How Seinfeld Invented a New Kind of Sitcom

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Seinfeld is one of the most accomplished, iconic and viewed sitcoms of all-time. It ran for 180 episodes over nine seasons. It has been a staple of syndication for two decades now. It won a bunch of awards. It was watched by audiences that modern shows can only envision in their most absurd dreams (although that’s true even when considering “low rated” network sitcoms from the days of yore). Its contributions to our lexicon are myriad, it’s considered by many to be the greatest sitcom of all-time, yada yada yada. See what we were saying about its contributions to the lexicon?

There are a lot of notable things about Seinfeld, and not just how good it is. It’s an example of a bygone era when a sitcom could be given a chance to find the audience. For how much the show is beloved these days, and for how great the ratings were in the later seasons, early on nobody watched Seinfeld. Even in its fourth season it wasn’t a top 20 ranked show. That didn’t happen until season five, and the ratings before season four were even worse. Also, on a critical note, those early couple of seasons of Seinfeld aren’t great. It was a show finding its voice, which is the case for most young sitcoms.

These days, though, you better find your voice right quick if you are a sitcom. Take, for example, Mulaney, if only because it drew more Seinfeld comparisons than it did viewers. It wasn’t a great show, but it starred talented people and had potential. Not only did it get cancelled after one season, it had its order cut down, and it was shuttled off to the hinterland that is the 7:00 slot on Sunday night. This is not an exception for the modern network sitcom. It is becoming increasingly unlikely that a show will get the leash that Seinfeld did. That doesn’t mean we will lose out on a classic sitcom, but we just may.

However, the real legacy of Seinfeld is not something tangential that it was passively involved with. There is a lot of admirable stuff about the show (and some less admirable stuff like its weird relationship to homosexuality), and a lot of aspects about the show that influenced the sitcoms that came after it. Its “no hugging, no learning” ethos is well-established at this point, a bit of iconography that some shows worship at the altar of. All this being said, the most important trait of Seinfeld in terms of impact on pop culture and television is its willingness to have contempt for its main characters.

Seinfeld has nothing but disdain for its core four, not to mention most of the characters floating around the edges of the universe as well. Nowhere was this made clearer than in the polarizing series finale, which spent an hour rubbing how awful Jerry and friends were in the faces of both the characters and the viewers. Some people were put off by this, because apparently it had never occurred to them that these characters were awful people that should have your contempt, presumably because they were the main characters of a sitcom. Also, some just don’t think it’s all that funny, which, you know, fair enough.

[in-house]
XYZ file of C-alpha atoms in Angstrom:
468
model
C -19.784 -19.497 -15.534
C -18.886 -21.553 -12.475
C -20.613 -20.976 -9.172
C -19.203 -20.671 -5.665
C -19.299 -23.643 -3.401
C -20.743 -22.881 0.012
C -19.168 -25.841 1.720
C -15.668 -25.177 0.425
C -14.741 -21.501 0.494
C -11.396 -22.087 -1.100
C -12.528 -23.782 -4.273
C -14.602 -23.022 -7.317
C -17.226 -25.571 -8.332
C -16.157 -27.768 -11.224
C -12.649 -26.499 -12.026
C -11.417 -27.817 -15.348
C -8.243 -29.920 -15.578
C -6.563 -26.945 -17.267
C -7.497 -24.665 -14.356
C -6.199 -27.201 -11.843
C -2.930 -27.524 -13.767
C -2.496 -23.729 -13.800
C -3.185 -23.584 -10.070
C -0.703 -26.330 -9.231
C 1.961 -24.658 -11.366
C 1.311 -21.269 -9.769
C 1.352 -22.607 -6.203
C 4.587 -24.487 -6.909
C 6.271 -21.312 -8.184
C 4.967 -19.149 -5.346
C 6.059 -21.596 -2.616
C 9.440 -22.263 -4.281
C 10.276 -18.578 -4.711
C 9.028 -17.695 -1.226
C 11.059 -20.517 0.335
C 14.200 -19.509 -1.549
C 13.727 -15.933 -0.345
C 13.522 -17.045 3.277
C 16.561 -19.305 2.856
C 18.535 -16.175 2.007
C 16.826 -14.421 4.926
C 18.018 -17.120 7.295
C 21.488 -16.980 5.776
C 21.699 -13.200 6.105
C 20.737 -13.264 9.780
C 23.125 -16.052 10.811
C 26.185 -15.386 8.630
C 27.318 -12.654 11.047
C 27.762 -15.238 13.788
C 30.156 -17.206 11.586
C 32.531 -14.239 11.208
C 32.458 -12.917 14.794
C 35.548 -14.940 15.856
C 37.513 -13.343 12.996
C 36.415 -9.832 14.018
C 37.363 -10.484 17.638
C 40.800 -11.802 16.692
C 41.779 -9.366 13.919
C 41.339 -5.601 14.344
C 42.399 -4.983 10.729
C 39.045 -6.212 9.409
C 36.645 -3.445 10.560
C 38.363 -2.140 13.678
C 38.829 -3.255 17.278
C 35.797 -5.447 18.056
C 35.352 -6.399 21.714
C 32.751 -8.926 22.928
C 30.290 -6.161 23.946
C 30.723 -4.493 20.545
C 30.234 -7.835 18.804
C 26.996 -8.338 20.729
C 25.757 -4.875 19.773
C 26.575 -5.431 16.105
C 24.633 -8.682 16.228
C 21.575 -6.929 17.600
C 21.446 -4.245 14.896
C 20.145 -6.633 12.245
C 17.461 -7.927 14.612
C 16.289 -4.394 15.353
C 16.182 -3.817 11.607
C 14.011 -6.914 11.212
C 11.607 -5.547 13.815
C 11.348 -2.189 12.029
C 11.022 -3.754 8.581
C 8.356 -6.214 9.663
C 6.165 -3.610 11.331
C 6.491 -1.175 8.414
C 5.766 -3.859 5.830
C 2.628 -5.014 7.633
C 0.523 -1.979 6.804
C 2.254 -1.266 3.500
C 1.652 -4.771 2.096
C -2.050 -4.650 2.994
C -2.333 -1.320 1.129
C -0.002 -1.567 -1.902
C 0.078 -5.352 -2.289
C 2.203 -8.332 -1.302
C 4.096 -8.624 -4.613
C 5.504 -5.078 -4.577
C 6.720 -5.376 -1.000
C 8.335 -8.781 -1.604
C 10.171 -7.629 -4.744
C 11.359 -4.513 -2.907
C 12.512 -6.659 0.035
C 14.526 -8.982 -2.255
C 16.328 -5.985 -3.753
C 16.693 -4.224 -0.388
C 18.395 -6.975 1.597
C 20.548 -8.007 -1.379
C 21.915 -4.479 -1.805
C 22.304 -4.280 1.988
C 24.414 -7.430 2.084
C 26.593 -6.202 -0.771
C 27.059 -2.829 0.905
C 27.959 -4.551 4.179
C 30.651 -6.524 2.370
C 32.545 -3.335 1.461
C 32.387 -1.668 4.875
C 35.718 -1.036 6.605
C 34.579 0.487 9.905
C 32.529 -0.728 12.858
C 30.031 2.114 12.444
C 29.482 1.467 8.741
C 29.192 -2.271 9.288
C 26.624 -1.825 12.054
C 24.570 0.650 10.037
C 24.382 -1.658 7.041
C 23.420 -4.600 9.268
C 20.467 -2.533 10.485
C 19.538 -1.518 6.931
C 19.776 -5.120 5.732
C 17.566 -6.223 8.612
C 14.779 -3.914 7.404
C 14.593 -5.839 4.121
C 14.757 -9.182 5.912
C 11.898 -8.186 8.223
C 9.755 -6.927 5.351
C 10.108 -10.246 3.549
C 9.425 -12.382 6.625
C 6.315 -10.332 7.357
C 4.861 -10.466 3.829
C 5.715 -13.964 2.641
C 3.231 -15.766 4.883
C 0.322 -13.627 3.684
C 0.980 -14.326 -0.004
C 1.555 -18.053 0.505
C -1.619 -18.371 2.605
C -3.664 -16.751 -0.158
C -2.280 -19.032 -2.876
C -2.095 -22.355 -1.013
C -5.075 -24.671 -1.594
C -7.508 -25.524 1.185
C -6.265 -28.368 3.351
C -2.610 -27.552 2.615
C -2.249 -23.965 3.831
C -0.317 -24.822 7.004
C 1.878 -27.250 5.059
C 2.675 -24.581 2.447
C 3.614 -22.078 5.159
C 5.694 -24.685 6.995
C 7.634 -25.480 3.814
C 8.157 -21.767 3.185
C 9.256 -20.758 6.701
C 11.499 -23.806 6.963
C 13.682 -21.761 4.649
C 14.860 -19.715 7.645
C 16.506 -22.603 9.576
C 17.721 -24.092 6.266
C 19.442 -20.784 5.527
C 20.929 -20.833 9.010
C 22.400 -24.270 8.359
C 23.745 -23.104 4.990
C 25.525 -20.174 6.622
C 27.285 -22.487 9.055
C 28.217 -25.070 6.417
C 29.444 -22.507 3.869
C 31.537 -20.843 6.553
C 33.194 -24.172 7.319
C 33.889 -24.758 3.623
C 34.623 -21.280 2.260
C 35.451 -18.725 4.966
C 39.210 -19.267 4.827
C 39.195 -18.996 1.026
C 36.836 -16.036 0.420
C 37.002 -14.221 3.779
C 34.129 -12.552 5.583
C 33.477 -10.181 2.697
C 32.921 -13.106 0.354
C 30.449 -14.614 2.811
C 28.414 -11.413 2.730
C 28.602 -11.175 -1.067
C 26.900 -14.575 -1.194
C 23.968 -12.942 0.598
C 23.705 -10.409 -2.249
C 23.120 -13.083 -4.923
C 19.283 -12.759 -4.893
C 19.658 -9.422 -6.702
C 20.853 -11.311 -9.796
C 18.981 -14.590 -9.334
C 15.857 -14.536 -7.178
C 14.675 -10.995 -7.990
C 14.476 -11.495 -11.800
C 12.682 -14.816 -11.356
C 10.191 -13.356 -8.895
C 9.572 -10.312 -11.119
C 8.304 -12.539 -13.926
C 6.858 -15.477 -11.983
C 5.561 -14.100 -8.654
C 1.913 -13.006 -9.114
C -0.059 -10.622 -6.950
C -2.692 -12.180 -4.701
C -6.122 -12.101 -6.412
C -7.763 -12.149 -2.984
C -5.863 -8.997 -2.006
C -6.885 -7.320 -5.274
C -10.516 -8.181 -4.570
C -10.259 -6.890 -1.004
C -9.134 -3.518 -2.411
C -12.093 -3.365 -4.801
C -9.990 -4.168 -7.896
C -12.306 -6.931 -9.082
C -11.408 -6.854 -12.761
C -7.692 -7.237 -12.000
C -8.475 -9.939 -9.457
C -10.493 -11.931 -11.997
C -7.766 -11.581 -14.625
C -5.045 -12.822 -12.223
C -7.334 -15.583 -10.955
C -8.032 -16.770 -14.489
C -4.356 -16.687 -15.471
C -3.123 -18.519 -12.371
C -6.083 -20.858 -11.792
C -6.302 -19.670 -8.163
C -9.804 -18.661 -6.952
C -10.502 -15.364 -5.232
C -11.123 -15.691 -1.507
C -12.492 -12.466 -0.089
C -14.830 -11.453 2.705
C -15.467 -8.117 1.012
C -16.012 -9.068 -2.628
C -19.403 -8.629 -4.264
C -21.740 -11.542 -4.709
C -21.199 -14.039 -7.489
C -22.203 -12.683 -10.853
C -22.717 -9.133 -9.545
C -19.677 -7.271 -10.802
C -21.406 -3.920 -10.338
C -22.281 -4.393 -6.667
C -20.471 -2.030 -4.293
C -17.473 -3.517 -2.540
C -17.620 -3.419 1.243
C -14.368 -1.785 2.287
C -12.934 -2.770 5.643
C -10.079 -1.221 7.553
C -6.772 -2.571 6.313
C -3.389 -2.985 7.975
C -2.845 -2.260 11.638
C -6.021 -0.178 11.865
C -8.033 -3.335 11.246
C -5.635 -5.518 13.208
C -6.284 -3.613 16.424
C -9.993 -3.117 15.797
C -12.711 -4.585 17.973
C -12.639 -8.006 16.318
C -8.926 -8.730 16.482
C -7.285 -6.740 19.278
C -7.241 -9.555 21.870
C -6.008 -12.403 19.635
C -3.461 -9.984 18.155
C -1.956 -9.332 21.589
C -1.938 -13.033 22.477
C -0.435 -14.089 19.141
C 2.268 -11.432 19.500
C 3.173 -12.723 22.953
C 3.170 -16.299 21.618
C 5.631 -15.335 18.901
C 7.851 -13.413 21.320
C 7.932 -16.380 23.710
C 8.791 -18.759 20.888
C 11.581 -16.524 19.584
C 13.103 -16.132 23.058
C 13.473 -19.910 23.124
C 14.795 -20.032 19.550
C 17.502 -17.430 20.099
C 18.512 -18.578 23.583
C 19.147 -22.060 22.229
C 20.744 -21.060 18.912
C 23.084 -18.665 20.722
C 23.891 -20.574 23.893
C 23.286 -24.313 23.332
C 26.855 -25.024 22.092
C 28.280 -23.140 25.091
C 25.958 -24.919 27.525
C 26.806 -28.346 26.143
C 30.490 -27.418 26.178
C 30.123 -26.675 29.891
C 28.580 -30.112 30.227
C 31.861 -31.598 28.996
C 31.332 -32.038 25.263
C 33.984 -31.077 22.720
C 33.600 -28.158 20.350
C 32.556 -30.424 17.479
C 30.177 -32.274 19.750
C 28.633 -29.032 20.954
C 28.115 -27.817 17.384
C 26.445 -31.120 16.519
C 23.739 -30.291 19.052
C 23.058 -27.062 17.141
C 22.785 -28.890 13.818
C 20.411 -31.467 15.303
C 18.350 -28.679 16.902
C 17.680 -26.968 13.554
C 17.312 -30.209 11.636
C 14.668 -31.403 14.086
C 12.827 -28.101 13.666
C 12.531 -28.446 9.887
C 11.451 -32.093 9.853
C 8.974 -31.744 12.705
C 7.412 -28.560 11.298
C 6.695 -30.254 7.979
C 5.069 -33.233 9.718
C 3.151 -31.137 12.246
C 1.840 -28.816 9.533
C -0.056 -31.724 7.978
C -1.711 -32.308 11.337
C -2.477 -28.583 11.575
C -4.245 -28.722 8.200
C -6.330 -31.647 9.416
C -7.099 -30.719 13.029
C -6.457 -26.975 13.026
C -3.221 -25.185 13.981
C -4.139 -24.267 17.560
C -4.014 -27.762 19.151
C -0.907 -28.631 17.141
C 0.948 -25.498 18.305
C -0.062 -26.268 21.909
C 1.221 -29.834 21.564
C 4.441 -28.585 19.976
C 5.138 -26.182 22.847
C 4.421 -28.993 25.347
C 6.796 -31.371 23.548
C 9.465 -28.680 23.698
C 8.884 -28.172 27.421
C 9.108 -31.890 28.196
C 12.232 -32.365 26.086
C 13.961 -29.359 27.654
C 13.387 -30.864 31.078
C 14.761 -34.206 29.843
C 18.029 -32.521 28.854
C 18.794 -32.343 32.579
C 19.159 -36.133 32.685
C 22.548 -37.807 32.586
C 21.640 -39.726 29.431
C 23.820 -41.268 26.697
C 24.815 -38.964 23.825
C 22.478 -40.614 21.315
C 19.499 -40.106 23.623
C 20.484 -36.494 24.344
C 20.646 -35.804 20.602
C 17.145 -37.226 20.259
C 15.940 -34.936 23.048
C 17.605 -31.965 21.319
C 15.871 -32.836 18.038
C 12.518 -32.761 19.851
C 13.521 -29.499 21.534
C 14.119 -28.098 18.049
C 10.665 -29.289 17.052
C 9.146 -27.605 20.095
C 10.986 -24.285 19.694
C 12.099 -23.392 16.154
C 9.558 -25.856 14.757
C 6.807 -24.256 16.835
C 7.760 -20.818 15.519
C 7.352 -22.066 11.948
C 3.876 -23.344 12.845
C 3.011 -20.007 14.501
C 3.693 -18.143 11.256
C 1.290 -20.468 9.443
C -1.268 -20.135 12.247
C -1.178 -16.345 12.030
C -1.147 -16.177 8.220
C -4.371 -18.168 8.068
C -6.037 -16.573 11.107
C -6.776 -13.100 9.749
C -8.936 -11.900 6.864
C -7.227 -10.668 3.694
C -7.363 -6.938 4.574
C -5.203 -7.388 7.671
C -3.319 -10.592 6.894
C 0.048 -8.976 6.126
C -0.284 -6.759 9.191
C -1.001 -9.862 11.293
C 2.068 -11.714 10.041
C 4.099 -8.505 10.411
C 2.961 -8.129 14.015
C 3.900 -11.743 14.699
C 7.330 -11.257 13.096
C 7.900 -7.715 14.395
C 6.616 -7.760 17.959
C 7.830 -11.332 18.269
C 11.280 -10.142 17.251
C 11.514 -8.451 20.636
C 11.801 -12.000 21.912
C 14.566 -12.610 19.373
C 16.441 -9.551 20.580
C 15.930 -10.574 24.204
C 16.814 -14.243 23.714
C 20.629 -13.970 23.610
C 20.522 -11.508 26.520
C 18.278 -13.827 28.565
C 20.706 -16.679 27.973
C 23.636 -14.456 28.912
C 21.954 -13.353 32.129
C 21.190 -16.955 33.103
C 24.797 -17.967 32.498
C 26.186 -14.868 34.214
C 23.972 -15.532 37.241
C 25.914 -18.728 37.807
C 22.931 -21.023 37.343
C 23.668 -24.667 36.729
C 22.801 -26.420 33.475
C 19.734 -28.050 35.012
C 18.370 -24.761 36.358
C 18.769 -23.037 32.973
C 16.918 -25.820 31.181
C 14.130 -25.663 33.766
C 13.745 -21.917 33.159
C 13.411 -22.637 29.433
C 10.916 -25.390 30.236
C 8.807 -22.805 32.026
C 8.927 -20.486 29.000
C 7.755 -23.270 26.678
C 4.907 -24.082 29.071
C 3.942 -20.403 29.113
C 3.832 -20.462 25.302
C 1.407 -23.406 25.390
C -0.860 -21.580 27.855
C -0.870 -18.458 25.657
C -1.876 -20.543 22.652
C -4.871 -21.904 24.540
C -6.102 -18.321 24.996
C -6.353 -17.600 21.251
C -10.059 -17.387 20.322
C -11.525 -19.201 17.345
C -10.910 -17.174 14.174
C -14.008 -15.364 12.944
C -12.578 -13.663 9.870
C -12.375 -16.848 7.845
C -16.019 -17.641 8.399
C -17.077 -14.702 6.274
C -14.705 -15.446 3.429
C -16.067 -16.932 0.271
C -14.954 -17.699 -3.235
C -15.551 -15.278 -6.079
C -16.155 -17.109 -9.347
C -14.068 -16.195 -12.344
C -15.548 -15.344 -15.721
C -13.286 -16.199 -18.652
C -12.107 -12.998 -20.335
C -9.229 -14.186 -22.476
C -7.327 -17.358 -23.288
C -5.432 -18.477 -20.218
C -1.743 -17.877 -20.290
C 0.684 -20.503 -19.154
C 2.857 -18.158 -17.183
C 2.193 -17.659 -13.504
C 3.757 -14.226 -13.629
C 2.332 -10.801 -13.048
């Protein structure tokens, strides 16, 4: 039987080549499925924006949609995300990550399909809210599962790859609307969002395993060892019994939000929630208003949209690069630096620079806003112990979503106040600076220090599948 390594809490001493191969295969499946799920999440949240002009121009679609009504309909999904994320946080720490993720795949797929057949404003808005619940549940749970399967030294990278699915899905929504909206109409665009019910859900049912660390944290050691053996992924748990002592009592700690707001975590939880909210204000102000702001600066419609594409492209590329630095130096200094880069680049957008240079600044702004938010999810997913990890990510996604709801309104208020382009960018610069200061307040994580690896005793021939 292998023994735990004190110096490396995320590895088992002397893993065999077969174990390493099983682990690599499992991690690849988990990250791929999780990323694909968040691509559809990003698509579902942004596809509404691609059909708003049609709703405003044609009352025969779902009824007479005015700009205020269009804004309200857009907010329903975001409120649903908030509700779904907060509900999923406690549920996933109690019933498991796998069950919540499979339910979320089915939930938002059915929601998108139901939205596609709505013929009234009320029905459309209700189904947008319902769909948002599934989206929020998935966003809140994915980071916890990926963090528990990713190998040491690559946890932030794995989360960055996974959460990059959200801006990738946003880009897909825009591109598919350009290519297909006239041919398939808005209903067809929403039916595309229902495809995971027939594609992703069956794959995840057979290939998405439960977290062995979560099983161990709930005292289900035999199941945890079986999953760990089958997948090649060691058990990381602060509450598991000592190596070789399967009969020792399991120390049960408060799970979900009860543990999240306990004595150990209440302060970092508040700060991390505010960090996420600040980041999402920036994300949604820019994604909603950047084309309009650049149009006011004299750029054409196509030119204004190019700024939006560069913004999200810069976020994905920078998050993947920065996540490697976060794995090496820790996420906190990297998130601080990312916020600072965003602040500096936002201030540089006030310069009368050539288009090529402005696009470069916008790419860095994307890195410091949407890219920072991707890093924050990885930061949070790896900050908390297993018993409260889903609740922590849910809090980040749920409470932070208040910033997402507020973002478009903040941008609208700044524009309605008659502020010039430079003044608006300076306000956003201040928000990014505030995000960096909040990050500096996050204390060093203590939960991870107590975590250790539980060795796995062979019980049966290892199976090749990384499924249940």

This was a show about awful, unlikeable people being awful and unlikeable, and being called out for this very fact. George Costanza is one of the most delightfully odious folks you will find in a sitcom, at least a network sitcom, but he’s also a man repeatedly beaten down for his transgressions. Not to learn any lessons, though. The characters on Seinfeld are vain and selfish, and more importantly they know it, accept it and don’t care. That’s no way for a human being to be, but the show agrees with that assessment.

Sitcoms before Seinfeld, and also its contemporaries, did not adhere to this, even though they often featured unlikeable characters in their own right. You were still supposed to like them and care about them, though, and the shows make that clear. Sam and Diane would do all sorts of obnoxious things, but in the end they were still “Sam and Diane,” the love story of our time. Friends was a cornucopia of douchebags and loathsome, annoying folks, but they were also, you know, your TV friends. If Jerry, George, Kramer and Elaine are your TV friends, you need to reconsider who your friends are. Even The Simpsons is not immune to this. Seinfeld was pathologically immune to it, though, which was refreshing in its cynicism.

Since Seinfeld, though, more shows have been willing to eschew hugging, learning or the siren song of standing up for your characters. It’s Always Sunny in Philadelphia is the most obvious example of this, and, yes, the aforementioned Mulaney followed this route as well. Surviving FOX shows, such as New Girl, would be wise to take this to heart, although they won’t. The crux of the situational comedy is the comedy, and comedy doesn’t need heart. Seinfeld helped plant that seed in the modern sitcom.

It seems strange to shower a show in praise for unrelenting contempt for everyone and everything, but Seinfeld handled it so wonderfully. They had the audacity to say, “Here are some awful people. They deserve your contempt and your derision, and nothing else.” There were those who didn’t feel this way, but they were operating in direct conflict with what Jerry Seinfeld and Larry David were going for. There is nothing wrong with hugging or learning, but there is something wrong with not considering the alternative. This is what Seinfeld acknowledged, and what they turned into a whole new strand of sitcom. It’s the most impactful part of the show’s legacy, a legacy now in full display on Hulu.

Chris Morgan is an Internet gadabout who writes on a variety of topics and in a variety of mediums. If he had to select one thing to promote, however, it would be his ’90s blog/podcast, Existential Parachute Pants. (You can also follow him on Twitter.)

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